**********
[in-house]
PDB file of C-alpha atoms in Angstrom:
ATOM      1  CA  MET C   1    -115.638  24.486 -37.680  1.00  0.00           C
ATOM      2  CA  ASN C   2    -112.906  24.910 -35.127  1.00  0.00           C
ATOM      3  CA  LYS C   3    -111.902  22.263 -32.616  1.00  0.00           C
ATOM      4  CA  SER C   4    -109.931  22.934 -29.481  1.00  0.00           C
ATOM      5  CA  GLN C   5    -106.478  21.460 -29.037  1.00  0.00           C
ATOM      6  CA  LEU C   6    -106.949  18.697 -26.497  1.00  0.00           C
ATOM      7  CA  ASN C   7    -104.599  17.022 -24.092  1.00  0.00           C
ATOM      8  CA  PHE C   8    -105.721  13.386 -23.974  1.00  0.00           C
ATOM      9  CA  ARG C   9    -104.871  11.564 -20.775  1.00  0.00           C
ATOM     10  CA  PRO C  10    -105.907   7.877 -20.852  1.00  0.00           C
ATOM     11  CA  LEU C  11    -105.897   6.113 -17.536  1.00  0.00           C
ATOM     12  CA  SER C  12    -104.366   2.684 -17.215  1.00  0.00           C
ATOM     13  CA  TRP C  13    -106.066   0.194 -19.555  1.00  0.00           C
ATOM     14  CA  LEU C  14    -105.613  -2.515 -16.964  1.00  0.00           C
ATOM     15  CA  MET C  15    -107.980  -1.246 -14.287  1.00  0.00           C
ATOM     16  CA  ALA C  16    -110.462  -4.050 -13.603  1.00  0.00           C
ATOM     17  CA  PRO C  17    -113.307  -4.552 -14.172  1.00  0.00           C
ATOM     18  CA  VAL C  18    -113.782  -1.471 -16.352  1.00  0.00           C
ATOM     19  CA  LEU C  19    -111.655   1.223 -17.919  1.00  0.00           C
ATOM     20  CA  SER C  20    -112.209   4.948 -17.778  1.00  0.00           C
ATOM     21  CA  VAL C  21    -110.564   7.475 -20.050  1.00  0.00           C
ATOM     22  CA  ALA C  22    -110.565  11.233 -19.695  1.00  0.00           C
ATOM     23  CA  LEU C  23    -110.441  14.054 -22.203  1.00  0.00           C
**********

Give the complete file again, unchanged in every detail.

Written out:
[in-house]
PDB file of C-alpha atoms in Angstrom:
ATOM      1  CA  MET C   1    -115.638  24.486 -37.680  1.00  0.00           C
ATOM      2  CA  ASN C   2    -112.906  24.910 -35.127  1.00  0.00           C
ATOM      3  CA  LYS C   3    -111.902  22.263 -32.616  1.00  0.00           C
ATOM      4  CA  SER C   4    -109.931  22.934 -29.481  1.00  0.00           C
ATOM      5  CA  GLN C   5    -106.478  21.460 -29.037  1.00  0.00           C
ATOM      6  CA  LEU C   6    -106.949  18.697 -26.497  1.00  0.00           C
ATOM      7  CA  ASN C   7    -104.599  17.022 -24.092  1.00  0.00           C
ATOM      8  CA  PHE C   8    -105.721  13.386 -23.974  1.00  0.00           C
ATOM      9  CA  ARG C   9    -104.871  11.564 -20.775  1.00  0.00           C
ATOM     10  CA  PRO C  10    -105.907   7.877 -20.852  1.00  0.00           C
ATOM     11  CA  LEU C  11    -105.897   6.113 -17.536  1.00  0.00           C
ATOM     12  CA  SER C  12    -104.366   2.684 -17.215  1.00  0.00           C
ATOM     13  CA  TRP C  13    -106.066   0.194 -19.555  1.00  0.00           C
ATOM     14  CA  LEU C  14    -105.613  -2.515 -16.964  1.00  0.00           C
ATOM     15  CA  MET C  15    -107.980  -1.246 -14.287  1.00  0.00           C
ATOM     16  CA  ALA C  16    -110.462  -4.050 -13.603  1.00  0.00           C
ATOM     17  CA  PRO C  17    -113.307  -4.552 -14.172  1.00  0.00           C
ATOM     18  CA  VAL C  18    -113.782  -1.471 -16.352  1.00  0.00           C
ATOM     19  CA  LEU C  19    -111.655   1.223 -17.919  1.00  0.00           C
ATOM     20  CA  SER C  20    -112.209   4.948 -17.778  1.00  0.00           C
ATOM     21  CA  VAL C  21    -110.564   7.475 -20.050  1.00  0.00           C
ATOM     22  CA  ALA C  22    -110.565  11.233 -19.695  1.00  0.00           C
ATOM     23  CA  LEU C  23    -110.441  14.054 -22.203  1.00  0.00           C